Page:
The Sting 2

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After the huge success of The Sting, neither Paul Newman, or Robert Redford fancied another, so this sequel represents a mighty downgrade on most aspects of the package. Who better to step into the shoes of Newman than Jackie Gleason? Almost anyone. And if Mac Davis is a like-for-like substitute for Redford, it’s a strange equation indeed. It’s another con-man story, with rollercoasters, boxing and all kinds of period attractions thrown in. But despite the lack of star-power, there’s much to enjoy here, with a super script by the same author, David S Ward, more wonderful soundtrack work from Lalo Schifrin, and some neat support from Karl Marlden, Oliver Reed and Teri Garr. Forever in the shadow of the original film, The Sting II is actually a pretty good film in its own right, and worth checking out for curiosity’s sake.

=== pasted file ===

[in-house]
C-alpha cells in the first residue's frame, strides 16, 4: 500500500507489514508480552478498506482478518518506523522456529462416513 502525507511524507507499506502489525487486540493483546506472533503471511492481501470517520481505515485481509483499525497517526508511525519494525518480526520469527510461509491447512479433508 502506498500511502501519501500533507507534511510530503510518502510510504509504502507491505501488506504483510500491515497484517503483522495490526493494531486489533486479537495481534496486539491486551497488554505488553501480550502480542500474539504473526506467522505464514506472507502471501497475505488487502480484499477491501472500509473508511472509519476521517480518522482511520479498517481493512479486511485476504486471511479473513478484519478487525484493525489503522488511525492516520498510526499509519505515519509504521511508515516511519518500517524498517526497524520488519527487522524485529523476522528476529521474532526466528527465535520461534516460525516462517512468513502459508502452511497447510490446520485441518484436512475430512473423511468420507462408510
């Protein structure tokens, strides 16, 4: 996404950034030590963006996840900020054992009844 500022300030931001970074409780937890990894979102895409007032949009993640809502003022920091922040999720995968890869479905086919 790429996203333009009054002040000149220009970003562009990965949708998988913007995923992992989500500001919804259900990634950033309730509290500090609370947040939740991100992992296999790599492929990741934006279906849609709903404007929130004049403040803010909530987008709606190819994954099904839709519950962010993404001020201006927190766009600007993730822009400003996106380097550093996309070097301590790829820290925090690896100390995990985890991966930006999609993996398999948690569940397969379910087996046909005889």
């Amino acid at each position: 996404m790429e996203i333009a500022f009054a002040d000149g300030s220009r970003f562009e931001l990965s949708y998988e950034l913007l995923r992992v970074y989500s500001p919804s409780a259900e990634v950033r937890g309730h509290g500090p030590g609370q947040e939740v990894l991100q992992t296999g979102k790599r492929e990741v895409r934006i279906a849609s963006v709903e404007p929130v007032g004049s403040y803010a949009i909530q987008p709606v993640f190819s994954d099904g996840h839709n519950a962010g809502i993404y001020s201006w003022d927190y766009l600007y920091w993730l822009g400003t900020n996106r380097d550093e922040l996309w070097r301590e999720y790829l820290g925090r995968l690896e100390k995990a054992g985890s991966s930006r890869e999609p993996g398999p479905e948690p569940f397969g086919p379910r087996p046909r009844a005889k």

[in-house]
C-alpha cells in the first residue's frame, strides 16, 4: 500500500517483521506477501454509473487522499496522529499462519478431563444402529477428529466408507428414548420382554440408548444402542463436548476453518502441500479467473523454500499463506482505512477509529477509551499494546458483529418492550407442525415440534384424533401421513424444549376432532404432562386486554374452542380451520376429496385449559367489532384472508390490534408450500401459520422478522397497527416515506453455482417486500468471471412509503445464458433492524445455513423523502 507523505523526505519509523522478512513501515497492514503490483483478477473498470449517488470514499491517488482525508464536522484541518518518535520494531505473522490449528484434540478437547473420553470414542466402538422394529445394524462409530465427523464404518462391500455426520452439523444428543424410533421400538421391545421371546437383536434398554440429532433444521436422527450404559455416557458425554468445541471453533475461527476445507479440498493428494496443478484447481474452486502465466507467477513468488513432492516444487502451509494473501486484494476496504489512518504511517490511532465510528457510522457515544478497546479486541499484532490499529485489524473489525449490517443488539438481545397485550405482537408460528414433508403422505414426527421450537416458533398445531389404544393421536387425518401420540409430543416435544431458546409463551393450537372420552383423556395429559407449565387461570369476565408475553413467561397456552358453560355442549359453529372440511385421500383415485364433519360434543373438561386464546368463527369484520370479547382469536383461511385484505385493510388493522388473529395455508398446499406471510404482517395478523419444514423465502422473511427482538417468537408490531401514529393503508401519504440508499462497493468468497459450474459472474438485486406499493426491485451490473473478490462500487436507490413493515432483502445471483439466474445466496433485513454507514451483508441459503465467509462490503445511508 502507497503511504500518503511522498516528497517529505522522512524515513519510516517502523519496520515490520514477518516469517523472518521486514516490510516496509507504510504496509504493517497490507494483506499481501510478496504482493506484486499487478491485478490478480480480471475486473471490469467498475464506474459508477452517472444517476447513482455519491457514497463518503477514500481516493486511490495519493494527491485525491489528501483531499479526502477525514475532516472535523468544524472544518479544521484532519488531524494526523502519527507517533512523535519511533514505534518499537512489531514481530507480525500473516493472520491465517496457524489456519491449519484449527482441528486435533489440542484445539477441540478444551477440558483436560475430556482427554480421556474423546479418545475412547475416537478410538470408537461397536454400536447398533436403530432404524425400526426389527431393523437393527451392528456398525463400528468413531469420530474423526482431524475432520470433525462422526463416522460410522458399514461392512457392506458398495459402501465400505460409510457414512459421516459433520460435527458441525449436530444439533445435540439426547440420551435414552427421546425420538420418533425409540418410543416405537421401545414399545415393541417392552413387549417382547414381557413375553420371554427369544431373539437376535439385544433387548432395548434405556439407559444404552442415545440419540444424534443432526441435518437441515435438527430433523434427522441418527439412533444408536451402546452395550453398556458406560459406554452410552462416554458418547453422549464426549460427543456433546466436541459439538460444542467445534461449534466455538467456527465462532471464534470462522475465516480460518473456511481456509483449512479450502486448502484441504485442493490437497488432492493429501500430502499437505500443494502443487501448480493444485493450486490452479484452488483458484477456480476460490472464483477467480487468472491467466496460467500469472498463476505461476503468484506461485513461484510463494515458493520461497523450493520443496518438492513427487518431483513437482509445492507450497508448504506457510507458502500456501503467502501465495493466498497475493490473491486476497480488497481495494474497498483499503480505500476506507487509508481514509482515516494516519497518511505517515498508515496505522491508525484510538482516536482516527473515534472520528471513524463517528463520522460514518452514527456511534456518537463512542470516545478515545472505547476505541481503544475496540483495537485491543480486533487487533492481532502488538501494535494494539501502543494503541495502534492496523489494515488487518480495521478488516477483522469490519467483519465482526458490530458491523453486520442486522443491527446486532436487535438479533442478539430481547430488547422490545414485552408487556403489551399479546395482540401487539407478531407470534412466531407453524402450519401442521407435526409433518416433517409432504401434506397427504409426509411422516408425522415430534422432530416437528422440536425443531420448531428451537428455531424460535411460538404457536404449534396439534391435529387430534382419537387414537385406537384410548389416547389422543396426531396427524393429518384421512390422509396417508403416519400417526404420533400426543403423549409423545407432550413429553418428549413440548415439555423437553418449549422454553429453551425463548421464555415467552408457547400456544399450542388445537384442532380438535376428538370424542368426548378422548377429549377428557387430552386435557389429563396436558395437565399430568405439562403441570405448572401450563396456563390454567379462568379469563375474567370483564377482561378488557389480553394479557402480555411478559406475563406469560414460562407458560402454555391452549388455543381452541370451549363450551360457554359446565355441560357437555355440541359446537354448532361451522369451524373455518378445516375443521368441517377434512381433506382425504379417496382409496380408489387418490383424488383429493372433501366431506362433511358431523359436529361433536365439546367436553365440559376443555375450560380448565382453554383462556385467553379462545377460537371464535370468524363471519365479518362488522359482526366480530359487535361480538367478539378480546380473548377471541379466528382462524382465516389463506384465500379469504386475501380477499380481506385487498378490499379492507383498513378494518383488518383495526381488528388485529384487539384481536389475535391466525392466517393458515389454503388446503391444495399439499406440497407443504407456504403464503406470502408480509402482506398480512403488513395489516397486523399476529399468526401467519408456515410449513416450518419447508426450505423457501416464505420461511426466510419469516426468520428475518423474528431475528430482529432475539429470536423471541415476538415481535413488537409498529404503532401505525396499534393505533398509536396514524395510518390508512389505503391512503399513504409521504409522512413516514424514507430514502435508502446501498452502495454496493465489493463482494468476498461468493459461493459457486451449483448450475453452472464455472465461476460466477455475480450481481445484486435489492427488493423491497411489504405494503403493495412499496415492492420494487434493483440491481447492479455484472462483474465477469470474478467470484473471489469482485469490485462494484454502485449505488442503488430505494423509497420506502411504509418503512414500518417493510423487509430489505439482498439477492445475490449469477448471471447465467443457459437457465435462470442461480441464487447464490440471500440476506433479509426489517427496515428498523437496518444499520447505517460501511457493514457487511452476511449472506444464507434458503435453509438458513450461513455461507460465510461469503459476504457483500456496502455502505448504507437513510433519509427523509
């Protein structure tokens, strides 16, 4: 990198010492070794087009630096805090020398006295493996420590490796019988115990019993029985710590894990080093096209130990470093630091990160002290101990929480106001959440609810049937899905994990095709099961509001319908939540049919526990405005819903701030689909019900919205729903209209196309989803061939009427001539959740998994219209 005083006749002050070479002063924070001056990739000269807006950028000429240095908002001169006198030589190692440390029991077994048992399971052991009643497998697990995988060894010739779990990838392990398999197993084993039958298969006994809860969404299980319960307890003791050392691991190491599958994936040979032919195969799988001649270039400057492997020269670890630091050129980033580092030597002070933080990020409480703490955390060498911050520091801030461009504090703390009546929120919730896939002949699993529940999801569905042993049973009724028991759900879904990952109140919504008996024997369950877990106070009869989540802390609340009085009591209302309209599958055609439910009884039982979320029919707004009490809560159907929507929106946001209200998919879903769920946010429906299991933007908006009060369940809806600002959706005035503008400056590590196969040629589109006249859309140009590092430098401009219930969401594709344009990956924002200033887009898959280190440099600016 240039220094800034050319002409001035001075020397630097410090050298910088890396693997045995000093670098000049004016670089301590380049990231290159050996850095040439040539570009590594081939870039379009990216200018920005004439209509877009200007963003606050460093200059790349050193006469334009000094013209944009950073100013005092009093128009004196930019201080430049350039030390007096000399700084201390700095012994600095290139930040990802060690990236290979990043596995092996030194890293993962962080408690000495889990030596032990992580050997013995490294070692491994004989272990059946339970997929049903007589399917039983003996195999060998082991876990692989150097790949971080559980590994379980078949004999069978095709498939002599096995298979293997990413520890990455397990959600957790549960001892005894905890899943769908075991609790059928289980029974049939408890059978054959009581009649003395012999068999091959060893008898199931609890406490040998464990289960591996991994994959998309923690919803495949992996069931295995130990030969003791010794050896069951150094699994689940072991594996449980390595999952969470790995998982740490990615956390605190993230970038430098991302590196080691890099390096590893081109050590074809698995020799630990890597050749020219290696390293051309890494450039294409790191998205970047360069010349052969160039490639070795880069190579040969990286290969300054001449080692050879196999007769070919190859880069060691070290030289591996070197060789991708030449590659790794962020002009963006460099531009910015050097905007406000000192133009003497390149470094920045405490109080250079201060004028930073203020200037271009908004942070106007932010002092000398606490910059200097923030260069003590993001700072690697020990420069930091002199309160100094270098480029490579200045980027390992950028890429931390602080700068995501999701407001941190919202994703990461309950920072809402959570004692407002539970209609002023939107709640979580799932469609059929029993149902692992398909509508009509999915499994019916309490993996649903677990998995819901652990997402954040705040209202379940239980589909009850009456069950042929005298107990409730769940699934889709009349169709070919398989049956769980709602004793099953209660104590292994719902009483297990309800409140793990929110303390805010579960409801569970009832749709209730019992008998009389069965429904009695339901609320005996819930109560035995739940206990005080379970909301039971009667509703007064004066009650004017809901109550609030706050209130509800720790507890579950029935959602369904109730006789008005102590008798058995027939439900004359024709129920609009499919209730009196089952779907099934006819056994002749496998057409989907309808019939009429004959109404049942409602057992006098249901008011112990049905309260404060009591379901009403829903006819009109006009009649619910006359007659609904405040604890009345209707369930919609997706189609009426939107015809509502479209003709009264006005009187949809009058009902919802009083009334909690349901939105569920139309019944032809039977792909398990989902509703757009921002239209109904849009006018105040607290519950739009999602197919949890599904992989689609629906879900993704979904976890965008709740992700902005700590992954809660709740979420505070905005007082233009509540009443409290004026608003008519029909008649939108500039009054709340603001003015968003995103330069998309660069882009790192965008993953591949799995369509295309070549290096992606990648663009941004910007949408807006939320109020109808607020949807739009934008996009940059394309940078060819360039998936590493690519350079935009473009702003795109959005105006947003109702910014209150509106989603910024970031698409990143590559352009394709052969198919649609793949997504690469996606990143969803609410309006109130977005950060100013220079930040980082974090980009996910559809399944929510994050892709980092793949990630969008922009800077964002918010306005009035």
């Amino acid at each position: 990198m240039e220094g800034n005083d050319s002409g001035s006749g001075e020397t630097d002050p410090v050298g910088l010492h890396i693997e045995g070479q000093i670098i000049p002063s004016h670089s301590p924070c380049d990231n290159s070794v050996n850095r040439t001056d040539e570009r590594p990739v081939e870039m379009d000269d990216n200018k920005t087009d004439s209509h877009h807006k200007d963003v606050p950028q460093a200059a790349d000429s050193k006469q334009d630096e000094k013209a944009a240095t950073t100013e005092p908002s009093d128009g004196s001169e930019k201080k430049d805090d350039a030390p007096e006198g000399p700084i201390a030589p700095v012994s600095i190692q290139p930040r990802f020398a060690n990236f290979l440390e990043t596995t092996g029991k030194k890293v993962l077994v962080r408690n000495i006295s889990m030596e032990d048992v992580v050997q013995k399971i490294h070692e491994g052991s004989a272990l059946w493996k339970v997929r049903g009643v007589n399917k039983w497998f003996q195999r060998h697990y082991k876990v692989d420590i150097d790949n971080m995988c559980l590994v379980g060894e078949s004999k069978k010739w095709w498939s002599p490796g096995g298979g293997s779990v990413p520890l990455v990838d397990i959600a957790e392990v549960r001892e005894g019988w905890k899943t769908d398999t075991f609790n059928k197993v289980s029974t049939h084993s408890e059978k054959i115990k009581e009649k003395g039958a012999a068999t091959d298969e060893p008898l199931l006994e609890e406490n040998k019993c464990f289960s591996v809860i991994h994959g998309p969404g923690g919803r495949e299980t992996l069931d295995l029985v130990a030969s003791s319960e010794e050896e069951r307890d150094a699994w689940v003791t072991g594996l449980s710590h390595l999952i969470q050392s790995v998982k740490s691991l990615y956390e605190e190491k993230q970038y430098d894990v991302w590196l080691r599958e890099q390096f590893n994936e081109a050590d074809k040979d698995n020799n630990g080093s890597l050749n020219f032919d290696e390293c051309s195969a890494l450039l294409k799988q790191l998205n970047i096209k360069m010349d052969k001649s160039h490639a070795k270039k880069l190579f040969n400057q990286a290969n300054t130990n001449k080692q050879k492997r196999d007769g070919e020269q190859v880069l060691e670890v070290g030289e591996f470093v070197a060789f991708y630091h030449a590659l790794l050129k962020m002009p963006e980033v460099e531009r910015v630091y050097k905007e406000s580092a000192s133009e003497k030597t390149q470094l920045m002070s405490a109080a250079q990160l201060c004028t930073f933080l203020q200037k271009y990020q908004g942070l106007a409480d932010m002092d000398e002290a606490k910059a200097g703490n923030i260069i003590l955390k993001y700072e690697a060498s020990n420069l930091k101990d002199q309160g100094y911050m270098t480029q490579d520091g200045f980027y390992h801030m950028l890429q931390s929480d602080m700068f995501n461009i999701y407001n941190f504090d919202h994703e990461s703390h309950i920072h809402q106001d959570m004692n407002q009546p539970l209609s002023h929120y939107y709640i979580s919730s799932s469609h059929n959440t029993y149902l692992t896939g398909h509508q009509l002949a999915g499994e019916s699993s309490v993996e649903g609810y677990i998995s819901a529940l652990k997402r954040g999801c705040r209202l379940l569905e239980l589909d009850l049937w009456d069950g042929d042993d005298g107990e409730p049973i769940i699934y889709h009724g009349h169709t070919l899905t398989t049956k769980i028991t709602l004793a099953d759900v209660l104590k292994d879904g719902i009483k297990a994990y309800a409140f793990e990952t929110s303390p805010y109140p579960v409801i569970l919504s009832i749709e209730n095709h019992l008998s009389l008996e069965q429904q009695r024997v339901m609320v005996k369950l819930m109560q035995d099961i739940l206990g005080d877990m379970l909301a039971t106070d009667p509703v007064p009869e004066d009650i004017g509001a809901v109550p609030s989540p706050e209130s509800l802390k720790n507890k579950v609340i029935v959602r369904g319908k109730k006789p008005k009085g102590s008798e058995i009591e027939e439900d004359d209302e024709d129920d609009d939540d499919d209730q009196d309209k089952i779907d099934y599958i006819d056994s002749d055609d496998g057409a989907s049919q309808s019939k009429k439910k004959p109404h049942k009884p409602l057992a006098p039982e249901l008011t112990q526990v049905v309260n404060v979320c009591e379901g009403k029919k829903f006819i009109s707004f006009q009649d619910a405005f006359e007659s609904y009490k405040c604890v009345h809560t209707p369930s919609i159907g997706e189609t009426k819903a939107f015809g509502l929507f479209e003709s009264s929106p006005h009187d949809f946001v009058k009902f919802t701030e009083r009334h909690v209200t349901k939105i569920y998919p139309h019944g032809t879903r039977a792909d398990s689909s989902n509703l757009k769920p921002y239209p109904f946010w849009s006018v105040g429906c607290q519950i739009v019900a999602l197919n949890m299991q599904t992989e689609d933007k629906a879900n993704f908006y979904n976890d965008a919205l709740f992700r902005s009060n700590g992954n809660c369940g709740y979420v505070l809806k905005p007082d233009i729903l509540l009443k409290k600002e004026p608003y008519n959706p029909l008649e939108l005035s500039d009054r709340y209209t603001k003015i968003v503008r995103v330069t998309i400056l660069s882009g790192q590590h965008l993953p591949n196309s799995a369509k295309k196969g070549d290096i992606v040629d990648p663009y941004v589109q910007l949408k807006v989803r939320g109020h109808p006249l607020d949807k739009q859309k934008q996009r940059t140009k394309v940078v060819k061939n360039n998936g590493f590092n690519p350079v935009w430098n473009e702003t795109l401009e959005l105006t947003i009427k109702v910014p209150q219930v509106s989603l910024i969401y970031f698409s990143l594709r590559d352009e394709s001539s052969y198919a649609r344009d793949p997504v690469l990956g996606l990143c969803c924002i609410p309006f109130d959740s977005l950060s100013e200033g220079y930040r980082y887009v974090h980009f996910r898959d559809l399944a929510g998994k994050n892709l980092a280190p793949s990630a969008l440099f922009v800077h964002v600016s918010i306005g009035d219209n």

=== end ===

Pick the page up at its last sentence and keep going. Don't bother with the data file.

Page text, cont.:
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Burnt Offerings 1976

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Dan Curtis’s horror film has become something of a seminal work, influencing Stephen King’s various descriptions of houses as killers, or as King deems it in his excellent book Dance Macabre, ‘the bad place’. Adapted from Robert Masasco’s novel, Burnt Offerings sees couple Marian and Ben (Karen Black and Oliver Reed) moving into a remote summer-house which seems to have a mind of its own. Bette Davis is on hand as Aunt Elizabeth to add warnings about the crushing weight of the past, with Burgess Meredith and Eileen Heckart on hand. Not a haunted house movie, Burnt Offerings offers something fresh in a direct physical conflict between an inanimate object and humans. Much like Black’s battle with the Zuni doll in Trilogy of Terror, these practical threats have more impact than any amount of spiritual mumbo-jumbo.

Dr Heckyl and Mr Hype 1980